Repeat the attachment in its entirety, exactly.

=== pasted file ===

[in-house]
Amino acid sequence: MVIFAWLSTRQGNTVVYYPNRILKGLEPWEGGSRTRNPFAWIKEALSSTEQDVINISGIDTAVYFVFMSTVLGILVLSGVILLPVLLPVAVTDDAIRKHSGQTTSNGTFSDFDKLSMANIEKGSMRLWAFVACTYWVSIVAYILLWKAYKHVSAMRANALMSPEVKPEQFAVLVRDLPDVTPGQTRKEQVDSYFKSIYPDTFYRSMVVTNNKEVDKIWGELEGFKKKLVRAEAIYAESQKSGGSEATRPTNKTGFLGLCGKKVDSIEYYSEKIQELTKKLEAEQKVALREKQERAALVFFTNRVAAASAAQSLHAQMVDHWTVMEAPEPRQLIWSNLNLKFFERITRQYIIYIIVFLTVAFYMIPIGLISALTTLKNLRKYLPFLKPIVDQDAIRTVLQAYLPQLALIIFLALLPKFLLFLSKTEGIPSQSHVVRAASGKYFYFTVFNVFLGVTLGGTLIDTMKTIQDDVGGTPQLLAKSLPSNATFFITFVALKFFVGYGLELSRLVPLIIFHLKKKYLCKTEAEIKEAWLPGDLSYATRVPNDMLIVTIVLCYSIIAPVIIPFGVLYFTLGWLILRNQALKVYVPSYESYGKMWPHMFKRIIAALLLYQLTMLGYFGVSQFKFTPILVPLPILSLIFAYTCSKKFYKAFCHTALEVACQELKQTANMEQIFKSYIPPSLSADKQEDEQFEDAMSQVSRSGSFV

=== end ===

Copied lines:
[in-house]
Amino acid sequence: MVIFAWLSTRQGNTVVYYPNRILKGLEPWEGGSRTRNPFAWIKEALSSTEQDVINISGIDTAVYFVFMSTVLGILVLSGVILLPVLLPVAVTDDAIRKHSGQTTSNGTFSDFDKLSMANIEKGSMRLWAFVACTYWVSIVAYILLWKAYKHVSAMRANALMSPEVKPEQFAVLVRDLPDVTPGQTRKEQVDSYFKSIYPDTFYRSMVVTNNKEVDKIWGELEGFKKKLVRAEAIYAESQKSGGSEATRPTNKTGFLGLCGKKVDSIEYYSEKIQELTKKLEAEQKVALREKQERAALVFFTNRVAAASAAQSLHAQMVDHWTVMEAPEPRQLIWSNLNLKFFERITRQYIIYIIVFLTVAFYMIPIGLISALTTLKNLRKYLPFLKPIVDQDAIRTVLQAYLPQLALIIFLALLPKFLLFLSKTEGIPSQSHVVRAASGKYFYFTVFNVFLGVTLGGTLIDTMKTIQDDVGGTPQLLAKSLPSNATFFITFVALKFFVGYGLELSRLVPLIIFHLKKKYLCKTEAEIKEAWLPGDLSYATRVPNDMLIVTIVLCYSIIAPVIIPFGVLYFTLGWLILRNQALKVYVPSYESYGKMWPHMFKRIIAALLLYQLTMLGYFGVSQFKFTPILVPLPILSLIFAYTCSKKFYKAFCHTALEVACQELKQTANMEQIFKSYIPPSLSADKQEDEQFEDAMSQVSRSGSFV